Many landlords and management companies use boilerplate lease forms when they rent apartments or houses to tenants. Sometimes they choose to do this because these boilerplate forms include rules that building management companies and landlords must follow in order to comply with state lawâ€”for instance, the contracts often cite minimum or maximum amounts legally accepted for deposit. But many other aspects of these contracts are arbitrary and set up to assuage a rental manager's or management company's concernsâ€”such as a mandate that renters annually earn a certain multiple of the monthly rent price, move in and out on certain dates, or possess a particular credit score. If you want to negotiate your lease terms, make clear to a landlord or management company that you have read the lease and understand you're requesting changes, then discuss what you're willing to sacrifice or do in order to receive those changes. Your changes should be added to the lease and signed or initialed by both you and the landlord so that they're on the record or in the event that the manager who agreed to the changes leaves. Keep in mind that some of your requests may not be permissible under some local or state laws, but it never hurts to ask upfront about what changes best suit your situation. Here are some examples of situations where renters might be able to negotiate terms.
Financial changes: Can't pay a deposit, first month, and last month all at once? Ask the landlord if you can pay the deposit and first month now, and make three or four payments toward the last payment over the next three or four months. That way, you fulfill the manager's requirement for the last month's rent in advance but pay toward it at a pace that leaves you some financial breathing room.
Lease length: Most leases are built for a 12-month term. If life circumstances make it sensible for you to rent for a shorter amount of time, ask the landlord or manager if you can get a six-month lease followed by a month-to-month leaseâ€”or if you can rent month-to-month from the outset in exchange for paying a slightly higher rent rate. Alternatively, you could ask if you can write into the lease the right to break it after a certain amount of time for little or no penalty.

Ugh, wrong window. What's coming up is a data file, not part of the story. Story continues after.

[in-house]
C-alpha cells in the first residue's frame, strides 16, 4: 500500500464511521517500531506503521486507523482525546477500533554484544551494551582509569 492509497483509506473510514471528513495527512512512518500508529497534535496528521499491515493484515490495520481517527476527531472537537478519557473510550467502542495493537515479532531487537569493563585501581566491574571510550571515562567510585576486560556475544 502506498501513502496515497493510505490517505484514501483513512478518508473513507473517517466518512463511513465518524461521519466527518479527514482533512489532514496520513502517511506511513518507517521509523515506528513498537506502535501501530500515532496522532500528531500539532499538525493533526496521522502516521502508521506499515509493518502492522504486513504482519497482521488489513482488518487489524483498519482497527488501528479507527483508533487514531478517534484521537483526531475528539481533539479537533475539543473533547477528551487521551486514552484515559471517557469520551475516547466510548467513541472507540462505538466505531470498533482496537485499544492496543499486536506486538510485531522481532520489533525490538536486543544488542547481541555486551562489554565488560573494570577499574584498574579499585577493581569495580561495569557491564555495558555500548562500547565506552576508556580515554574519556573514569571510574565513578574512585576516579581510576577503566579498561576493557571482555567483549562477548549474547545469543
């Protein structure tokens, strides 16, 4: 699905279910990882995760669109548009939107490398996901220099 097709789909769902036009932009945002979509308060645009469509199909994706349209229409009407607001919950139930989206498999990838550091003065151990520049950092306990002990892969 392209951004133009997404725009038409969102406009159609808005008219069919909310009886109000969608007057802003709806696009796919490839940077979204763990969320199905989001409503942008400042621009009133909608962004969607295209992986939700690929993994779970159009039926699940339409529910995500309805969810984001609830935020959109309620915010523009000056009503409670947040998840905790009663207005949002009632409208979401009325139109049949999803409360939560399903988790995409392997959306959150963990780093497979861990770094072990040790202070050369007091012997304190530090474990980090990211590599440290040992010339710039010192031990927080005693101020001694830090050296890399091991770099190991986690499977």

Concessions: If you're particularly interested in a building that doesn't offer concessions (landlord-speak for incentives, such as free parking, one month free on a year lease, etc.) and you're aware that other landlords in the area are offering them, it can't hurt to notify the landlord that you're debating between two buildings, prefer theirs, but are wondering if he or she will offer the same concessions other landlords are offering. In order to get the concessions, you may need to agree to a slightly longer lease (especially if you're getting a month free in exchange for a lease of a certain length) or other terms.
What's negotiable in a lease varies widely by market, landlord, neighborhood, and your traits as a rental applicant, but the possibilities are limitless. Just remember to show respect for the landlord with whom you're negotiating and to get your changes in writing.